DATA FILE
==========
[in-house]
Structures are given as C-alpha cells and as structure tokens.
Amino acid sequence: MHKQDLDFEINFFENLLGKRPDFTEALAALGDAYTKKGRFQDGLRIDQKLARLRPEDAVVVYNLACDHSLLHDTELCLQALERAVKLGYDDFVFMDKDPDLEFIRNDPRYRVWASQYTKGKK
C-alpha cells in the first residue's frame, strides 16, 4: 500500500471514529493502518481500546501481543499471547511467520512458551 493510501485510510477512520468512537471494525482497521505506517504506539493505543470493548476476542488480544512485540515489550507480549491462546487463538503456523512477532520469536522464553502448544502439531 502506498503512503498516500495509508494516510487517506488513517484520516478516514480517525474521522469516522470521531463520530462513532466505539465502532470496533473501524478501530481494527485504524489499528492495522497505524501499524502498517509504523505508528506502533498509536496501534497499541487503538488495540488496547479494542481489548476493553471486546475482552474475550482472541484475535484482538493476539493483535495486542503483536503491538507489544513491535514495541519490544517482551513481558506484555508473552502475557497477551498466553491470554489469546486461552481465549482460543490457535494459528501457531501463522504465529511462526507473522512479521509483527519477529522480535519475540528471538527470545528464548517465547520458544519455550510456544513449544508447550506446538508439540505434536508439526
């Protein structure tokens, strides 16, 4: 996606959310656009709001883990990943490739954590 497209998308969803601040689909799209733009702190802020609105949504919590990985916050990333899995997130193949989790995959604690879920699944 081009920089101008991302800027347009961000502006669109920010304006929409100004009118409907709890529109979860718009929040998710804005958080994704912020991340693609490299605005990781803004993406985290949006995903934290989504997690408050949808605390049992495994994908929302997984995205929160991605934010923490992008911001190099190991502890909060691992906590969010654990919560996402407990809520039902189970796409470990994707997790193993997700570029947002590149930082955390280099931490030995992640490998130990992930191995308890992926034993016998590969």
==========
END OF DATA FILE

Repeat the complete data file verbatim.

[in-house]
Structures are given as C-alpha cells and as structure tokens.
Amino acid sequence: MHKQDLDFEINFFENLLGKRPDFTEALAALGDAYTKKGRFQDGLRIDQKLARLRPEDAVVVYNLACDHSLLHDTELCLQALERAVKLGYDDFVFMDKDPDLEFIRNDPRYRVWASQYTKGKK
C-alpha cells in the first residue's frame, strides 16, 4: 500500500471514529493502518481500546501481543499471547511467520512458551 493510501485510510477512520468512537471494525482497521505506517504506539493505543470493548476476542488480544512485540515489550507480549491462546487463538503456523512477532520469536522464553502448544502439531 502506498503512503498516500495509508494516510487517506488513517484520516478516514480517525474521522469516522470521531463520530462513532466505539465502532470496533473501524478501530481494527485504524489499528492495522497505524501499524502498517509504523505508528506502533498509536496501534497499541487503538488495540488496547479494542481489548476493553471486546475482552474475550482472541484475535484482538493476539493483535495486542503483536503491538507489544513491535514495541519490544517482551513481558506484555508473552502475557497477551498466553491470554489469546486461552481465549482460543490457535494459528501457531501463522504465529511462526507473522512479521509483527519477529522480535519475540528471538527470545528464548517465547520458544519455550510456544513449544508447550506446538508439540505434536508439526
């Protein structure tokens, strides 16, 4: 996606959310656009709001883990990943490739954590 497209998308969803601040689909799209733009702190802020609105949504919590990985916050990333899995997130193949989790995959604690879920699944 081009920089101008991302800027347009961000502006669109920010304006929409100004009118409907709890529109979860718009929040998710804005958080994704912020991340693609490299605005990781803004993406985290949006995903934290989504997690408050949808605390049992495994994908929302997984995205929160991605934010923490992008911001190099190991502890909060691992906590969010654990919560996402407990809520039902189970796409470990994707997790193993997700570029947002590149930082955390280099931490030995992640490998130990992930191995308890992926034993016998590969």